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Over-fishing blamed for Urchin outbreak

News item submitted by Flora O'Brien
News item dated 17 Jan 2011

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A newly published report of an 18 year long study conducted by the Wildlife Conservation Society and the University of California demonstrates the indirect dangers of over-fishing. The study compared two areas off the coast near Mombasa, Kenya; one site was a fishery closure and the other, a fished reef. The results of the study showed that sea urchins were more abundant in the fished site, and consequently there was a reduced abundance of crustose coralline algae.

Sea urchins are grazers, feeding predominantly on algae including crustose coralline. Since their main predators are reef fish, including triggerfish and wrasses, sea urchin populations expand in heavily fished areas. This concurs with Frontier’s research in Fiji, where it was found that a higher abundance of fish correlated with a reduced presence of urchins. Furthermore, the absence of herbivorous fish, such as parrot fish and surgeonfish, may also impact the coralline algae since these fish consume other fleshy algae, which compete with crustose coralline.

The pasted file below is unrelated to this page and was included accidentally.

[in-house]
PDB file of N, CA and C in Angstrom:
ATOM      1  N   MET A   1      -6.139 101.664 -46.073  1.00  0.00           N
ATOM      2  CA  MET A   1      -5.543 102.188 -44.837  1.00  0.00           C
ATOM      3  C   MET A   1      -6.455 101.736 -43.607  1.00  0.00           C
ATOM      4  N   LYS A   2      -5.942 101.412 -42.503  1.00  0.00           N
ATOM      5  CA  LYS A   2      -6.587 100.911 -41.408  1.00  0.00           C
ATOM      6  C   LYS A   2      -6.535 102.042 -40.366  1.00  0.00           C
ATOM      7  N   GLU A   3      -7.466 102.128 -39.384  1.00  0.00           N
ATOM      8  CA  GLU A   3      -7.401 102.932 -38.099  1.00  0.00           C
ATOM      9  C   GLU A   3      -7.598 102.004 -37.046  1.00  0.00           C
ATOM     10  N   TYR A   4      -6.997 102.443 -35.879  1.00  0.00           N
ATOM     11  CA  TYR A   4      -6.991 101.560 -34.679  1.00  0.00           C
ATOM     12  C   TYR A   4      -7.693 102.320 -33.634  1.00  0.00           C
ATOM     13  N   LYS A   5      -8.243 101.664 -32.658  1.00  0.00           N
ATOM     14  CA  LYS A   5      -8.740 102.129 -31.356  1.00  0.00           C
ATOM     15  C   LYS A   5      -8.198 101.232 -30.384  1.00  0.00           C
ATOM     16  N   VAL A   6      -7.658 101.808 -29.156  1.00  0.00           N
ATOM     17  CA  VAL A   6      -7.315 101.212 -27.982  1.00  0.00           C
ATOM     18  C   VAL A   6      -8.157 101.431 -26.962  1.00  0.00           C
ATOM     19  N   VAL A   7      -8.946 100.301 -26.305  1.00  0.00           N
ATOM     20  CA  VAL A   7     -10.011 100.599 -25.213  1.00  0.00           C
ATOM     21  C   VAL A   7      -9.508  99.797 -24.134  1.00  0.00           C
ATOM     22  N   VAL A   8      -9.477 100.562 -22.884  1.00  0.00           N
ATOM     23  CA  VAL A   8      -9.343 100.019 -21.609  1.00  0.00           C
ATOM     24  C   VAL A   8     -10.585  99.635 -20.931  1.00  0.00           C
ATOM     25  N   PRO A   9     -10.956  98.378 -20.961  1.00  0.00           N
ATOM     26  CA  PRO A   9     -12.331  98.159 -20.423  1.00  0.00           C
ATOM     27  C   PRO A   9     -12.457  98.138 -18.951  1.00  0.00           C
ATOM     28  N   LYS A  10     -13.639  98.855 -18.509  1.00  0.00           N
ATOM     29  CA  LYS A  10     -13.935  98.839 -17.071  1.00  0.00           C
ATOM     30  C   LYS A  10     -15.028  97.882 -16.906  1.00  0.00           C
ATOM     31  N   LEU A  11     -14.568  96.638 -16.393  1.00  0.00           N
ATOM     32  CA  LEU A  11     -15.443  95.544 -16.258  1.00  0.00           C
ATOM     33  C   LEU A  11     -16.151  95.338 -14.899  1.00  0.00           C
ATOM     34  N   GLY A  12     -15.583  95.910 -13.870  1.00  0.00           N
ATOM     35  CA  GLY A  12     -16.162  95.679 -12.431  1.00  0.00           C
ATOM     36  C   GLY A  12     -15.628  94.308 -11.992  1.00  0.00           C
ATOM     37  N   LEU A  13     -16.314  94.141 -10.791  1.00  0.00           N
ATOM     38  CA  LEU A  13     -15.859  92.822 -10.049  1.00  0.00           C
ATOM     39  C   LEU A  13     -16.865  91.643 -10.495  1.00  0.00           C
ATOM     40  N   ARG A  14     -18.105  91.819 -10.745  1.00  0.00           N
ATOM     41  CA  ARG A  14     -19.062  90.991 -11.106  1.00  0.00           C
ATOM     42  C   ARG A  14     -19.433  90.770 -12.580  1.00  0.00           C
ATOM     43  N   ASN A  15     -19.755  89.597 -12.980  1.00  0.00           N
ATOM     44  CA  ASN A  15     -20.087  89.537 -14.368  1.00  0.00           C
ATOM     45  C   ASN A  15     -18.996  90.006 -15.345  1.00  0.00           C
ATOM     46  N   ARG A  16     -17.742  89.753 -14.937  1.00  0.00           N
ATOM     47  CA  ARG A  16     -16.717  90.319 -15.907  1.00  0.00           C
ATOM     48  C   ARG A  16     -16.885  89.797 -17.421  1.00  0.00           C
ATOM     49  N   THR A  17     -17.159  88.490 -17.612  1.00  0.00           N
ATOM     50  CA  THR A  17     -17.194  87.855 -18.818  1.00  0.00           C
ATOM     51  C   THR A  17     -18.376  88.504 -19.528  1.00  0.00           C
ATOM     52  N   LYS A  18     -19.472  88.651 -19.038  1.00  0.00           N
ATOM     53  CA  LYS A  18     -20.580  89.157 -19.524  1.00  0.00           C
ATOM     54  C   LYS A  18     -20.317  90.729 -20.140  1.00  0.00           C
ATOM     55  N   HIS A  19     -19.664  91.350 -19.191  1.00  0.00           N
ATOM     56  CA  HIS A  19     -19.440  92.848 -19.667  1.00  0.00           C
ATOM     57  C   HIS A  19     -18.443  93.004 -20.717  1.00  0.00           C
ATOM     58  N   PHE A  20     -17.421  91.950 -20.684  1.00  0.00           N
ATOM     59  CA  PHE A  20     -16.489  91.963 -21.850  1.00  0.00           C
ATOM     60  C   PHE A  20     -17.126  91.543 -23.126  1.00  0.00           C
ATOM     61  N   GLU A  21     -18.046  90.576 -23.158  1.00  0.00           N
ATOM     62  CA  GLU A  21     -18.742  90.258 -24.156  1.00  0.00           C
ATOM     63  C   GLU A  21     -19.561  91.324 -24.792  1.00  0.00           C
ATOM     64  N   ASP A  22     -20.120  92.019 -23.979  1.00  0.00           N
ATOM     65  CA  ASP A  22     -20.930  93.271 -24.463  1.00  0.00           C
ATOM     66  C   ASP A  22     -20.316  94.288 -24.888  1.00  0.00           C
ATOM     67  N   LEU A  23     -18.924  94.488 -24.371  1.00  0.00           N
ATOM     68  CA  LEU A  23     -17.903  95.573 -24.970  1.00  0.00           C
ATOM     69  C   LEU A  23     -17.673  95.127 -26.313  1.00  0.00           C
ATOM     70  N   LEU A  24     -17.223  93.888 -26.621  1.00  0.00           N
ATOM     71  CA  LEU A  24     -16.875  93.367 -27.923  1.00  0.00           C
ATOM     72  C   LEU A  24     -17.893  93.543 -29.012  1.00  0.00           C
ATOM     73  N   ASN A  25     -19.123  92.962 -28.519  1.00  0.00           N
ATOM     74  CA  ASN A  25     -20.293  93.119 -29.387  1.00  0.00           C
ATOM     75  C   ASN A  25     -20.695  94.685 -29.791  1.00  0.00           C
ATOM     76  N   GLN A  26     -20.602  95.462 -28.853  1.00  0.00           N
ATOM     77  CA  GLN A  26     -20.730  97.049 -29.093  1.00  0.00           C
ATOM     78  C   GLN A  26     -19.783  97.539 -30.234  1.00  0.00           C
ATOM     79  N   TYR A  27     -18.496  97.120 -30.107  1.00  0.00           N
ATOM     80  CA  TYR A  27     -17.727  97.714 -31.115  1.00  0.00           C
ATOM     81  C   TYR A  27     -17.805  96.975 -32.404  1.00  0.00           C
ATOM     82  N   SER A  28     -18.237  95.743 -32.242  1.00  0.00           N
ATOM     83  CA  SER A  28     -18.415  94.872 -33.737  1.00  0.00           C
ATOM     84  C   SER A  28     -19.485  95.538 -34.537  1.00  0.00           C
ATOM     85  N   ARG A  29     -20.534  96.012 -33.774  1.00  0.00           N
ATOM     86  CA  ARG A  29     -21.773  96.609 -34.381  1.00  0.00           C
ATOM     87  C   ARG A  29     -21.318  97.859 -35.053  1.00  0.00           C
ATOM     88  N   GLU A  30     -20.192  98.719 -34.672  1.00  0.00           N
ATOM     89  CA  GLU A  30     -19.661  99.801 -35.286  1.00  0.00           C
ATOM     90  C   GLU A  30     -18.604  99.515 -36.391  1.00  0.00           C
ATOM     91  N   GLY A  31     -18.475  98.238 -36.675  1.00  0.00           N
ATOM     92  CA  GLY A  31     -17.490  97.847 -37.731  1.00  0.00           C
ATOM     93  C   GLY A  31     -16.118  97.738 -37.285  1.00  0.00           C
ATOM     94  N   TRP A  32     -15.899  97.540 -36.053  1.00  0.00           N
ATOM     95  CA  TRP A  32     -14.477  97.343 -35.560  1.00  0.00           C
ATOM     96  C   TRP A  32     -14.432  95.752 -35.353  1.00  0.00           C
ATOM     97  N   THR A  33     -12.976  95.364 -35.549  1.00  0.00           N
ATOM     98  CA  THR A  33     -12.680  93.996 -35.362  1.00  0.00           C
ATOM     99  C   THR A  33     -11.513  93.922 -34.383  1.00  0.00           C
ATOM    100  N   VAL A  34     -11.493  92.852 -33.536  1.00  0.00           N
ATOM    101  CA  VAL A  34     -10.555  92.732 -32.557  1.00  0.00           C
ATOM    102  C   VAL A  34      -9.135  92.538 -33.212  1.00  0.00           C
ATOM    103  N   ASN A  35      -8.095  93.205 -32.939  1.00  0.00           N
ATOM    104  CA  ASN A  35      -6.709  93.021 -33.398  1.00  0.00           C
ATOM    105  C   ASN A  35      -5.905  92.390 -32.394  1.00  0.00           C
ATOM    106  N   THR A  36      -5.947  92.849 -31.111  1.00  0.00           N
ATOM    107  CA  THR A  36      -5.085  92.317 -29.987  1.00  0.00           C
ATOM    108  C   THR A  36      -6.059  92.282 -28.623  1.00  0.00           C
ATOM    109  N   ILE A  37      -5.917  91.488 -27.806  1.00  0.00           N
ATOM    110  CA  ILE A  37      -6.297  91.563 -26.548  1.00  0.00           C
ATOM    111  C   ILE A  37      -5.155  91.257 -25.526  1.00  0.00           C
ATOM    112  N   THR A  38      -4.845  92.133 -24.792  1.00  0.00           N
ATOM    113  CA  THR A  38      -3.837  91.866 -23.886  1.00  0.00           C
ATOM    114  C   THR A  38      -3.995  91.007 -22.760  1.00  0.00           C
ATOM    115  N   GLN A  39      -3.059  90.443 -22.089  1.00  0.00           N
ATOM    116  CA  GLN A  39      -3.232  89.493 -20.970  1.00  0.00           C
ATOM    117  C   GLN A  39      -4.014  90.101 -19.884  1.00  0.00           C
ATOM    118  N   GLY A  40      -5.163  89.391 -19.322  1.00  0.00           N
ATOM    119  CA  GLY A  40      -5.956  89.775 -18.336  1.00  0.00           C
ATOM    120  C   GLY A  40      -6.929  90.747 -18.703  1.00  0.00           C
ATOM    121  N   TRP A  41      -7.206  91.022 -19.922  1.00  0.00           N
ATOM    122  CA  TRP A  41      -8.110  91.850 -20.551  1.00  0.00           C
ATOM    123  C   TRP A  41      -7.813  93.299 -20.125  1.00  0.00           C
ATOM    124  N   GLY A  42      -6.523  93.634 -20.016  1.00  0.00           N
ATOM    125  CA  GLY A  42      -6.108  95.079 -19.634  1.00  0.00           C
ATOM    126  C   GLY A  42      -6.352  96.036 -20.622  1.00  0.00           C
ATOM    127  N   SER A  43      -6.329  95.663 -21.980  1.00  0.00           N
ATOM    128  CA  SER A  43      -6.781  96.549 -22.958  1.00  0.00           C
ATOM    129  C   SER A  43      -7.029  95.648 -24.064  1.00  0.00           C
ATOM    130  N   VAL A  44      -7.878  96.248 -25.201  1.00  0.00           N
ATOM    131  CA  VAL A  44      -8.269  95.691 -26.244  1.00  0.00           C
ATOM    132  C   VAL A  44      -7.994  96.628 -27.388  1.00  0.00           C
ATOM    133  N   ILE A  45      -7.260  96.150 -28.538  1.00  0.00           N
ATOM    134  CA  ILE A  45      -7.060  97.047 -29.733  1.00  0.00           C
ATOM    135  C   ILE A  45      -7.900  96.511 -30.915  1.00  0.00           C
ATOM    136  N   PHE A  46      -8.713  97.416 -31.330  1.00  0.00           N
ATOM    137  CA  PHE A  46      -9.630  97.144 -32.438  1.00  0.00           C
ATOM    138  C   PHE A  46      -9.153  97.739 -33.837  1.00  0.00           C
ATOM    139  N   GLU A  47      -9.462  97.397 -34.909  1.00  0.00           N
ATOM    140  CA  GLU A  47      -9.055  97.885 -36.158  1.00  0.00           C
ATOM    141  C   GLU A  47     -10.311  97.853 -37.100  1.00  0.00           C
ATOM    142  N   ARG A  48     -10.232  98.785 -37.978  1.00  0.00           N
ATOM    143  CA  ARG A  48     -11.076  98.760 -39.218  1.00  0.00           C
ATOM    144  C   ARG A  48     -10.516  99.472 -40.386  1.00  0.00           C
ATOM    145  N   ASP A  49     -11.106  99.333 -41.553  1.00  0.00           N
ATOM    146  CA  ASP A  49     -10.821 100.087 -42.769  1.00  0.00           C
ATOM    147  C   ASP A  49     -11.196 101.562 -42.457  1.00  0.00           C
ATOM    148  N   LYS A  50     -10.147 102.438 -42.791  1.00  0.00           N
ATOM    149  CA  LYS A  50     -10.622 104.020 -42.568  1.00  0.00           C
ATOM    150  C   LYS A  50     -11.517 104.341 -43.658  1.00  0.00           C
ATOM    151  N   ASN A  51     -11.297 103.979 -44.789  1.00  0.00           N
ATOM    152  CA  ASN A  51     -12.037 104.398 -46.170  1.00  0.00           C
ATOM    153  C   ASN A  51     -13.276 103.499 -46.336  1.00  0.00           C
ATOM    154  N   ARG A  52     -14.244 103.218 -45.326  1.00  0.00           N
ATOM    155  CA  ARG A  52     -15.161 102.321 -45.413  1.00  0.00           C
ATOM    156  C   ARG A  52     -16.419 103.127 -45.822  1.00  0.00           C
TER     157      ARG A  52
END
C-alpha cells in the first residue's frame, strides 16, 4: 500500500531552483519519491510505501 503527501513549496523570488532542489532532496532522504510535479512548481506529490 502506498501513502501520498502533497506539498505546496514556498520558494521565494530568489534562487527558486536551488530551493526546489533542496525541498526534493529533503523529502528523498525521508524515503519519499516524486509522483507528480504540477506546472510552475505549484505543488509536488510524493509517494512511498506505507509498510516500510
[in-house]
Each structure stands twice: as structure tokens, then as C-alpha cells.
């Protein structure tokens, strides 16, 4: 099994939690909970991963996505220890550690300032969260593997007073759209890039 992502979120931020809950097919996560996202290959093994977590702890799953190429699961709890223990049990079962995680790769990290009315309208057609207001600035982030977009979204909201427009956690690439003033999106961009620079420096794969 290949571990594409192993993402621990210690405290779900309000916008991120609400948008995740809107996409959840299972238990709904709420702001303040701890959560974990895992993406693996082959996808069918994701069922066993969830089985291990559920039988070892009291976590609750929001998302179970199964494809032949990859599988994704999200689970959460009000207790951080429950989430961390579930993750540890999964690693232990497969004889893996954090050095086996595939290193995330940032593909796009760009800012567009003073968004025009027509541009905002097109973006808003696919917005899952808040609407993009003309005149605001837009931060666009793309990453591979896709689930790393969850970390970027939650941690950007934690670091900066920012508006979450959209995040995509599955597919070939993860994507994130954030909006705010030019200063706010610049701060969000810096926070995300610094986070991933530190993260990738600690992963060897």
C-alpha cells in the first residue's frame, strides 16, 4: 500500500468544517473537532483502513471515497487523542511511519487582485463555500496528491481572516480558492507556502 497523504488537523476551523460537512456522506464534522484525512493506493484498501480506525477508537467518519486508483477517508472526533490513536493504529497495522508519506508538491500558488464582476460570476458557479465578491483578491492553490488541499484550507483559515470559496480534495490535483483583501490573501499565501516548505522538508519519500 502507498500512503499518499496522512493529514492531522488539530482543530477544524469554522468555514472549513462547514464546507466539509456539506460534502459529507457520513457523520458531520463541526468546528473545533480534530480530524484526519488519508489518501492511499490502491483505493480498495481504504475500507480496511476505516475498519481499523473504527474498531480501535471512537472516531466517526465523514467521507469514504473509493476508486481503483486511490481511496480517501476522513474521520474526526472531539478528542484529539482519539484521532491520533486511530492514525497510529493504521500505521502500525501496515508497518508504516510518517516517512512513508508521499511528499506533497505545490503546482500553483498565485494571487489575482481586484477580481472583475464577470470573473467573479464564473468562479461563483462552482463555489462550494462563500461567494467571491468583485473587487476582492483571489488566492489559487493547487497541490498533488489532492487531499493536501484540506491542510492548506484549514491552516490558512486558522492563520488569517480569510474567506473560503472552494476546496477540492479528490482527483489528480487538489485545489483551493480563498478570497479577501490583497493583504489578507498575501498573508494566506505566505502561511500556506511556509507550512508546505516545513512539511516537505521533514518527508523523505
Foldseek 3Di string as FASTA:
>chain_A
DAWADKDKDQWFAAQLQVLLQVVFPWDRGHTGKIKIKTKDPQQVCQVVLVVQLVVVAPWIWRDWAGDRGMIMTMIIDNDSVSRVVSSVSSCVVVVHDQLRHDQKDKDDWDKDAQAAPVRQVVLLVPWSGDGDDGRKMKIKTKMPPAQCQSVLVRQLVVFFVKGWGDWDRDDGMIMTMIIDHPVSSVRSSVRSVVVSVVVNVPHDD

Crustose coralline algae is an important reef-building organism, which produces calcium carbonate, a compound which is ecologically very important in marine systems, particularly in shallow waters, as it help to bind and stabilise reef structures and also promote the recruitment of small corals by providing a surface for their larvae to settle on. Thus reefs with less crustose coralline algae will grow at a slower rate compared to those where the algae is abundant.

Evidently, it is paramount that fishery management is implicated and enforced globally, particularly in areas where there are coral reefs, in order to prevent further declines in crustose coralline. If the reef-building algae continue to decline, it will surely lead to further coral reef ecosystems collapsing. Needless to say, such events would not only negatively impact marine life overall, but would also deprive many human communities of their livelihoods. The creation of marine protected areas (MPAs), such as that of Mafia Island, Tanzania which Frontier helped establish, are essential in safeguarding oceanic biodiversity.

 

Find out more about Frontier Tanzania Marine Conservation & Diving project